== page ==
# How do you solve y = -sqrt(x+4) and is it a function?

Jan 13, 2018

Yes

#### Explanation:

Given the formula:

$y = - \sqrt{x + 4}$

Note that for any $x \ge - 4$ this formula will give us a unique value for $y$.

If $x < - 4$ then $x + 4 < 0$ has no real square root (since the square of any real number is non-negative).

So the (implicit) domain of this relation is $x \in \left[- 4 , \infty\right)$ and it is a function.

Another way of expressing the "unique value of $y$ for each $x$ in the domain" condition is to say that the graph of the relation has the vertical line property: Any vertical line will intersect with the graph of the relation at at most one point...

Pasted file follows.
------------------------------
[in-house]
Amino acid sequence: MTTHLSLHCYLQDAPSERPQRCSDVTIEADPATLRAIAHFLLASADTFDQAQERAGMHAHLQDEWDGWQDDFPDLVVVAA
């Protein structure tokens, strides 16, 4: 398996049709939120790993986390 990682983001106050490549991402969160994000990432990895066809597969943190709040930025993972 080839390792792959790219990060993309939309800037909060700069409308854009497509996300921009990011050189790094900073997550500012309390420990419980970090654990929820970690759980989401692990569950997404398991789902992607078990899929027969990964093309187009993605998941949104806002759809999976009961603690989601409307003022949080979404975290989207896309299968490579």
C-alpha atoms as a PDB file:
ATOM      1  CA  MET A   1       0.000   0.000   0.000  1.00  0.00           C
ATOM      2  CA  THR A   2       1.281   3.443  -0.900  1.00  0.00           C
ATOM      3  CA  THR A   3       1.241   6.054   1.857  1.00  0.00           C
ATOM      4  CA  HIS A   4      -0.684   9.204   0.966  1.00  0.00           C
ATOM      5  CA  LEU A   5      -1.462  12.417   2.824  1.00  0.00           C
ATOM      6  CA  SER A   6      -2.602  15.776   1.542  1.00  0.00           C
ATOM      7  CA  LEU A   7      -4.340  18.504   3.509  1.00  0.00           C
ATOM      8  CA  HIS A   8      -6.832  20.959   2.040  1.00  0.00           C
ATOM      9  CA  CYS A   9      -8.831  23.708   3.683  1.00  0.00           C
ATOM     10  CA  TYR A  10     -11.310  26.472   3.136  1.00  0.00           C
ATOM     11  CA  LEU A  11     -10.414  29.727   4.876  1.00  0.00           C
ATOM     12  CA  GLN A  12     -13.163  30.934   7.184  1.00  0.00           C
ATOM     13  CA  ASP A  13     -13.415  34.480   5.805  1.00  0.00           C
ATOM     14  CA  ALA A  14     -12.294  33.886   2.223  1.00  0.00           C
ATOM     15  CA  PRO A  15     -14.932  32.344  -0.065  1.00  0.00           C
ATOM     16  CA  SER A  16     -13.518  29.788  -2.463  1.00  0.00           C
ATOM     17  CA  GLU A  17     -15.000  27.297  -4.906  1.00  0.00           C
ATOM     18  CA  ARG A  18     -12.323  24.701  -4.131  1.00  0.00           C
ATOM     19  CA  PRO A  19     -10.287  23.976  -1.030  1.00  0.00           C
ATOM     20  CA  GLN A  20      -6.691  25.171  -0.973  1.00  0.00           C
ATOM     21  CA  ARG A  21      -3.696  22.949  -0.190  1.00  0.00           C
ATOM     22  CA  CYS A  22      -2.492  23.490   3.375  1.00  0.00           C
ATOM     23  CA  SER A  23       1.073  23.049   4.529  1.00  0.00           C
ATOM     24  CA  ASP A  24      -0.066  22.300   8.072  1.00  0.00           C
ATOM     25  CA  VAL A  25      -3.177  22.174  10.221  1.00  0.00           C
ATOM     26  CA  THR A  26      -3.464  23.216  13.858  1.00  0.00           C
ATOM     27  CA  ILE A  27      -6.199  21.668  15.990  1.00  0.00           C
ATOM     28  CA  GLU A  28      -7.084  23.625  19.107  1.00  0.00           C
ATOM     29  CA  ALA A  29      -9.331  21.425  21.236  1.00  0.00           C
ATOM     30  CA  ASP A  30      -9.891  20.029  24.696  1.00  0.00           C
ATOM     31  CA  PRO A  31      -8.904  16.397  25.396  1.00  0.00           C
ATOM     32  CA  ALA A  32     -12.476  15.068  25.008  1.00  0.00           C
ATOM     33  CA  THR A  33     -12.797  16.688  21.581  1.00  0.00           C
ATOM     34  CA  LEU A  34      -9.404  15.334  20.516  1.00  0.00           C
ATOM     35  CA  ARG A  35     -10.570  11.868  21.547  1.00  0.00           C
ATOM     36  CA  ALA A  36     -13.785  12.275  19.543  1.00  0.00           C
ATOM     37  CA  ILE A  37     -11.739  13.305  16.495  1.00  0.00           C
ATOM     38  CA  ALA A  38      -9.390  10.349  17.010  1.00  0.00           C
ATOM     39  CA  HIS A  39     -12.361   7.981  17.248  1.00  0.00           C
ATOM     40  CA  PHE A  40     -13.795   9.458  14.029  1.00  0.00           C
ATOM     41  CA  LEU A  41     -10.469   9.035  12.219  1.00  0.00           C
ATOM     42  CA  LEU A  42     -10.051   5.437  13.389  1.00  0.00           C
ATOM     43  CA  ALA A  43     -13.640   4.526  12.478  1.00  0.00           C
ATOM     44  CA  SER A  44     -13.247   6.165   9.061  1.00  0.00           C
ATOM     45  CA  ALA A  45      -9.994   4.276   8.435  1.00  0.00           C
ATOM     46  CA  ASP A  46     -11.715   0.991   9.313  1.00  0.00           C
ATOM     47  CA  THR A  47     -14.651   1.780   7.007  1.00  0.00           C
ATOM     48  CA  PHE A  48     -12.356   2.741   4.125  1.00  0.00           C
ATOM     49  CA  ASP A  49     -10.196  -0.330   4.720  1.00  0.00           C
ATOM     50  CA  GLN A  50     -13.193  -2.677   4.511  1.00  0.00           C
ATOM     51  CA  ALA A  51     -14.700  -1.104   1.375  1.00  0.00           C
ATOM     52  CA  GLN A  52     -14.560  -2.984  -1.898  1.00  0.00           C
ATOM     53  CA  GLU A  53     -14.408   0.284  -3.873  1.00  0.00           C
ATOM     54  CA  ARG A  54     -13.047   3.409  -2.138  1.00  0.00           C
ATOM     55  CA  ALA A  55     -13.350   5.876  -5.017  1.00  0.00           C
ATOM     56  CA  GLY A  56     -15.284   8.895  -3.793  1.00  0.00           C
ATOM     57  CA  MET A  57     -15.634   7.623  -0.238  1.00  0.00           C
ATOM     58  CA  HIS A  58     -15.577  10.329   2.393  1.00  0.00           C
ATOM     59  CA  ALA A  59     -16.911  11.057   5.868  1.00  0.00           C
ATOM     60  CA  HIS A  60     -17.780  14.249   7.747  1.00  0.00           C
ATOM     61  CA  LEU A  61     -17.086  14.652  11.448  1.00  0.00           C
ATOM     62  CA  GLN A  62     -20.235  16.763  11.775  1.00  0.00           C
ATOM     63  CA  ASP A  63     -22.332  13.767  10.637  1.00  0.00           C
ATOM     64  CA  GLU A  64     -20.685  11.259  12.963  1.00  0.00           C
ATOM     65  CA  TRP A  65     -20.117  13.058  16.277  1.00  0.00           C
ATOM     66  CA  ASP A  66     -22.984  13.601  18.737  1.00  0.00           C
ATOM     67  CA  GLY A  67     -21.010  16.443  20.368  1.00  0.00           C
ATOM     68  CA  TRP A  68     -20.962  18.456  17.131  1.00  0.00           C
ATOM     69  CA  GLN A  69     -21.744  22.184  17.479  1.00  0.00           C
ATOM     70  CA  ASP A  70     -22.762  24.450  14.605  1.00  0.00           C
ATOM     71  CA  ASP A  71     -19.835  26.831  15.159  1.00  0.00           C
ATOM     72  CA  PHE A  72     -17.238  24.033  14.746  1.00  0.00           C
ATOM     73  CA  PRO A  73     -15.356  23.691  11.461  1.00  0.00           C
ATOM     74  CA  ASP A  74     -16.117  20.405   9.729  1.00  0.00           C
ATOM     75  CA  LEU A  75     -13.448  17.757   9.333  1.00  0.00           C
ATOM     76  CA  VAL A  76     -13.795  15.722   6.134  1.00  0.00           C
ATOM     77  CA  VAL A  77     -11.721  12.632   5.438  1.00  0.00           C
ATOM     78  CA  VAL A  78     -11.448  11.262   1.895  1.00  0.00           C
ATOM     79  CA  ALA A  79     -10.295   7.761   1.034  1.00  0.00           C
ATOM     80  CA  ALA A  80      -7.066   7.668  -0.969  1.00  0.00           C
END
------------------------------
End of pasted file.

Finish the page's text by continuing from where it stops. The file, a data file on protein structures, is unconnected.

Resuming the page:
graph{-sqrt(x+4) [-10, 10, -5, 5]}

Jan 13, 2018

This is a function

#### Explanation:

There is no solving involved;
$y = - \sqrt{x + 4}$
is a function because for all valid values of $x$ (that is $x \ge - 4$)
this relation generates one and only one value for $y$

You might compare this to
$y = \pm \sqrt{x + 4}$ which is not a function since two values can be generated from a single value of $x$; for example, if $x = 5$ then
$y = + 3$ and $y = - 3$